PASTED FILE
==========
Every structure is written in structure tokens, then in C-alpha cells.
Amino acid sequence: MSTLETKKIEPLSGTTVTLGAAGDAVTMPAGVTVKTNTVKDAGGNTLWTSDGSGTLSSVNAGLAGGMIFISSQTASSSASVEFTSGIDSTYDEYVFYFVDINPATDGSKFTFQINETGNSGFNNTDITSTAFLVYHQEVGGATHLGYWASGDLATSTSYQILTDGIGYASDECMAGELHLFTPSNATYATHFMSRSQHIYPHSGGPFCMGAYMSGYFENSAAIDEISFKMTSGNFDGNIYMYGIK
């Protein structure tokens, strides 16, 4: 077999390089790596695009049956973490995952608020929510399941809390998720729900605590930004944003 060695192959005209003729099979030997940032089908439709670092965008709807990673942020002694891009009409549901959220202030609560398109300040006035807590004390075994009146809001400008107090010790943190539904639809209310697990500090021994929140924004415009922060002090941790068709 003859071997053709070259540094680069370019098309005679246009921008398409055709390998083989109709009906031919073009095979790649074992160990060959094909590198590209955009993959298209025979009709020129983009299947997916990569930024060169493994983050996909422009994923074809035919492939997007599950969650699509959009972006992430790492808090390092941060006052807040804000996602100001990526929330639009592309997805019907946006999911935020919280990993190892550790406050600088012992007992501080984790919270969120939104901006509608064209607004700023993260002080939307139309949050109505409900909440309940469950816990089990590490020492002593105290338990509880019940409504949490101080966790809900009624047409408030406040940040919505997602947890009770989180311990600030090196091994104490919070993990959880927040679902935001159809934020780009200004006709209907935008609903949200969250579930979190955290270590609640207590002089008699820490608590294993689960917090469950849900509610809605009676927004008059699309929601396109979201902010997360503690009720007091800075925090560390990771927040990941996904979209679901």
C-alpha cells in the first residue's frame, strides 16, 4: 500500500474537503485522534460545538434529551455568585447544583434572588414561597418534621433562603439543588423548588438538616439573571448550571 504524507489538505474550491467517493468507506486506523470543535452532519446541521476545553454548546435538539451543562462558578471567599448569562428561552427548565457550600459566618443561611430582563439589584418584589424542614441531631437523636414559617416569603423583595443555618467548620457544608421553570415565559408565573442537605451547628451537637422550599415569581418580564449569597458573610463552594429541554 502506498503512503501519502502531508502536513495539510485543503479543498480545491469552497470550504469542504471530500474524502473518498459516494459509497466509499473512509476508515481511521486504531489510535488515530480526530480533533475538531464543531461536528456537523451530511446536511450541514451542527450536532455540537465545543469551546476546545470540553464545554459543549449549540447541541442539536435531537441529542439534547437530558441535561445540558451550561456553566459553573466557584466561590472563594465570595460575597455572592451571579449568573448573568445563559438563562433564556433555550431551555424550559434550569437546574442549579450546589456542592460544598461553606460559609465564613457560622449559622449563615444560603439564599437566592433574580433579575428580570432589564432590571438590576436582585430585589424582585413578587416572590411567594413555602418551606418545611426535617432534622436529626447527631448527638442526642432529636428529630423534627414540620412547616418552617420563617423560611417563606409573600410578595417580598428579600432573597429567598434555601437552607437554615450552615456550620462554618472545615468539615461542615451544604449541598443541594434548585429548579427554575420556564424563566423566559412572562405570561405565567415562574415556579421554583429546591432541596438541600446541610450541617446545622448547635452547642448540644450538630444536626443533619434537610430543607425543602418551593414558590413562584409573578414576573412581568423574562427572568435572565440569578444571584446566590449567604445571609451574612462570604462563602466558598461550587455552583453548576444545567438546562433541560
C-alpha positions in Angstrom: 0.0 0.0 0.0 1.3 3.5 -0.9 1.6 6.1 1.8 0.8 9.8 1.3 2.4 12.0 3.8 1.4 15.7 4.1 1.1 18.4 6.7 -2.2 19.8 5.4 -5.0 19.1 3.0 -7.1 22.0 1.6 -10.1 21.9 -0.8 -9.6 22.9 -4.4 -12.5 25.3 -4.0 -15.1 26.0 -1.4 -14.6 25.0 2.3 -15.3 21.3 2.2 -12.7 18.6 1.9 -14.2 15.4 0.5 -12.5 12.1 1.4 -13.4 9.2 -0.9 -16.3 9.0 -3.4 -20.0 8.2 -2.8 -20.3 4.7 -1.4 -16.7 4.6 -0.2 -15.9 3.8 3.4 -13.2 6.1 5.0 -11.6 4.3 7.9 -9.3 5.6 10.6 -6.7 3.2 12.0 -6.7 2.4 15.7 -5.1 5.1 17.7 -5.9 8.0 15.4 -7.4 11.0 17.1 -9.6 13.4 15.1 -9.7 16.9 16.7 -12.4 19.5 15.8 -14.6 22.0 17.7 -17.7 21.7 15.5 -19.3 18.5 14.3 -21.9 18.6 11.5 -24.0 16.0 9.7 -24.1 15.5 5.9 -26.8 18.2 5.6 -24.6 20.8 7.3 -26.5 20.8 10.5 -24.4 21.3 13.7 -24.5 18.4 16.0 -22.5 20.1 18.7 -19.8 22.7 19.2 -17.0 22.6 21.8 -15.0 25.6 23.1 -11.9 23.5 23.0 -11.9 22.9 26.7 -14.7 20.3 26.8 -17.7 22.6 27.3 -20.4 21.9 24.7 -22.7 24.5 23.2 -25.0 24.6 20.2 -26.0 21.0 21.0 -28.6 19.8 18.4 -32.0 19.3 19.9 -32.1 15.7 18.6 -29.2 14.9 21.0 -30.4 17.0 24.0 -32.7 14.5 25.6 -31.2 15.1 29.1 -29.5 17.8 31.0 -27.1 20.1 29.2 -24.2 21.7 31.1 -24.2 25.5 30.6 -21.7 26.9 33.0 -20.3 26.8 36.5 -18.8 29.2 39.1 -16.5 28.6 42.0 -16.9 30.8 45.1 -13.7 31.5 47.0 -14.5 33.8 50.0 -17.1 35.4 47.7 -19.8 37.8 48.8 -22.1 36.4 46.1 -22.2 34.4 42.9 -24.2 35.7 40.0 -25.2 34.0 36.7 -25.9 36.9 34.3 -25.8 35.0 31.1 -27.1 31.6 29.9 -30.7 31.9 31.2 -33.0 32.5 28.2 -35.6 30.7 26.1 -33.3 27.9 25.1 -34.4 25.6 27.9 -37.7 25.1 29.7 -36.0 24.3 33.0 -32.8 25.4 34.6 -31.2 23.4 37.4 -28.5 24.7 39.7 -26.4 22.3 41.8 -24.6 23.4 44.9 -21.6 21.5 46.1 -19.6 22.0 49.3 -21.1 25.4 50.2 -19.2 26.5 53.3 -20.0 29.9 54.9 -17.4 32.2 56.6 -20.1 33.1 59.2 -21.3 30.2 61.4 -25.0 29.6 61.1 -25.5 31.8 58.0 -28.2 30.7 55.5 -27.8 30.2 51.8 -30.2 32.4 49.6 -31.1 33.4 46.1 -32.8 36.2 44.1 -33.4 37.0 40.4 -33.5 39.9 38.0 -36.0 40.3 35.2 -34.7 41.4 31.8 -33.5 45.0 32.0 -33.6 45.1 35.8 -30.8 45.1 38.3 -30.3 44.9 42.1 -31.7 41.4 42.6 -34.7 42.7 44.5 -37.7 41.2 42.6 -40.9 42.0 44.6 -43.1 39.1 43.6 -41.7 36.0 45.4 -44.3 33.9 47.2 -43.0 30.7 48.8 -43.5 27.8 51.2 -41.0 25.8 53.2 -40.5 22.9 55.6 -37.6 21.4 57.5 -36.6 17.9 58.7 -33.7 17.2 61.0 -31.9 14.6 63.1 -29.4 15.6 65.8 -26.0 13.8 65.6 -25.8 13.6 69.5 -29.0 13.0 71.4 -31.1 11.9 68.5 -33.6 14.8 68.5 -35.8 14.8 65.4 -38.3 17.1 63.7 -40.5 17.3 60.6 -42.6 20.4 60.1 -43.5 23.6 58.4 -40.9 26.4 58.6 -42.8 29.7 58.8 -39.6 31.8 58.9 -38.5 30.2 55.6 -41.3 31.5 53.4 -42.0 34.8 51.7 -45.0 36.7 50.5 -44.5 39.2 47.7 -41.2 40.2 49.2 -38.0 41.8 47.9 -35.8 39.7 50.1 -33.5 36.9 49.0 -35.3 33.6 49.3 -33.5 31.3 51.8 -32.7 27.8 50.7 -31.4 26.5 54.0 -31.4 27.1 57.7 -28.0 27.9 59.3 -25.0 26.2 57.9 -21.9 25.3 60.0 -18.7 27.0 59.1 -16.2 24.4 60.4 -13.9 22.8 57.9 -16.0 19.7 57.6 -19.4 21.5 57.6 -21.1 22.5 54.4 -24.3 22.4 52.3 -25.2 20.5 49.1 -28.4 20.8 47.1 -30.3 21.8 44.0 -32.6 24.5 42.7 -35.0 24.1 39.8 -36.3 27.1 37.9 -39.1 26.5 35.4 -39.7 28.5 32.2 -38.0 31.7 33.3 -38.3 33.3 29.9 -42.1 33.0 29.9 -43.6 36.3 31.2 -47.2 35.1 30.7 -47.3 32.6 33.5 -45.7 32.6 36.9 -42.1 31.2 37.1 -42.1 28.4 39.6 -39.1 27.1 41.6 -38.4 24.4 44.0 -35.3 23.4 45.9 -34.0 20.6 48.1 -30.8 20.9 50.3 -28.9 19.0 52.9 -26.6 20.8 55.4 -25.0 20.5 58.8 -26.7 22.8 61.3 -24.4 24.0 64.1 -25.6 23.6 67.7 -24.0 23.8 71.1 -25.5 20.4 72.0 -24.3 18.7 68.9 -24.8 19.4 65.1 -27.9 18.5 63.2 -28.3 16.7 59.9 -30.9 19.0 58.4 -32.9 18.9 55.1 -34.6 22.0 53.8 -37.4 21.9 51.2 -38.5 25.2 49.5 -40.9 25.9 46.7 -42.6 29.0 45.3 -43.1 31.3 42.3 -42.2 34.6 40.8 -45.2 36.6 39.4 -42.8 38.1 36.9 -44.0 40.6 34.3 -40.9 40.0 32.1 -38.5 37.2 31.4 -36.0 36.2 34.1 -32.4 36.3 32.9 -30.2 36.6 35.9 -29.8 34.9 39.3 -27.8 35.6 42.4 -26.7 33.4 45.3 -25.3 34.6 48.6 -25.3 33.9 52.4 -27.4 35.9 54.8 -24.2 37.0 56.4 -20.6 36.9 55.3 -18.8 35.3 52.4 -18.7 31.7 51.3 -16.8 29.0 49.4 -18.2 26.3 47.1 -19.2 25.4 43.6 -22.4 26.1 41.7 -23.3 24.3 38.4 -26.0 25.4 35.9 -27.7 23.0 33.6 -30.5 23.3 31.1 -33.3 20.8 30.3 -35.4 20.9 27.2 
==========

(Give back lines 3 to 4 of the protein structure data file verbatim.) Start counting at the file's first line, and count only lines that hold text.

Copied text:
């Protein structure tokens, strides 16, 4: 077999390089790596695009049956973490995952608020929510399941809390998720729900605590930004944003 060695192959005209003729099979030997940032089908439709670092965008709807990673942020002694891009009409549901959220202030609560398109300040006035807590004390075994009146809001400008107090010790943190539904639809209310697990500090021994929140924004415009922060002090941790068709 003859071997053709070259540094680069370019098309005679246009921008398409055709390998083989109709009906031919073009095979790649074992160990060959094909590198590209955009993959298209025979009709020129983009299947997916990569930024060169493994983050996909422009994923074809035919492939997007599950969650699509959009972006992430790492808090390092941060006052807040804000996602100001990526929330639009592309997805019907946006999911935020919280990993190892550790406050600088012992007992501080984790919270969120939104901006509608064209607004700023993260002080939307139309949050109505409900909440309940469950816990089990590490020492002593105290338990509880019940409504949490101080966790809900009624047409408030406040940040919505997602947890009770989180311990600030090196091994104490919070993990959880927040679902935001159809934020780009200004006709209907935008609903949200969250579930979190955290270590609640207590002089008699820490608590294993689960917090469950849900509610809605009676927004008059699309929601396109979201902010997360503690009720007091800075925090560390990771927040990941996904979209679901």
C-alpha cells in the first residue's frame, strides 16, 4: 500500500474537503485522534460545538434529551455568585447544583434572588414561597418534621433562603439543588423548588438538616439573571448550571 504524507489538505474550491467517493468507506486506523470543535452532519446541521476545553454548546435538539451543562462558578471567599448569562428561552427548565457550600459566618443561611430582563439589584418584589424542614441531631437523636414559617416569603423583595443555618467548620457544608421553570415565559408565573442537605451547628451537637422550599415569581418580564449569597458573610463552594429541554 502506498503512503501519502502531508502536513495539510485543503479543498480545491469552497470550504469542504471530500474524502473518498459516494459509497466509499473512509476508515481511521486504531489510535488515530480526530480533533475538531464543531461536528456537523451530511446536511450541514451542527450536532455540537465545543469551546476546545470540553464545554459543549449549540447541541442539536435531537441529542439534547437530558441535561445540558451550561456553566459553573466557584466561590472563594465570595460575597455572592451571579449568573448573568445563559438563562433564556433555550431551555424550559434550569437546574442549579450546589456542592460544598461553606460559609465564613457560622449559622449563615444560603439564599437566592433574580433579575428580570432589564432590571438590576436582585430585589424582585413578587416572590411567594413555602418551606418545611426535617432534622436529626447527631448527638442526642432529636428529630423534627414540620412547616418552617420563617423560611417563606409573600410578595417580598428579600432573597429567598434555601437552607437554615450552615456550620462554618472545615468539615461542615451544604449541598443541594434548585429548579427554575420556564424563566423566559412572562405570561405565567415562574415556579421554583429546591432541596438541600446541610450541617446545622448547635452547642448540644450538630444536626443533619434537610430543607425543602418551593414558590413562584409573578414576573412581568423574562427572568435572565440569578444571584446566590449567604445571609451574612462570604462563602466558598461550587455552583453548576444545567438546562433541560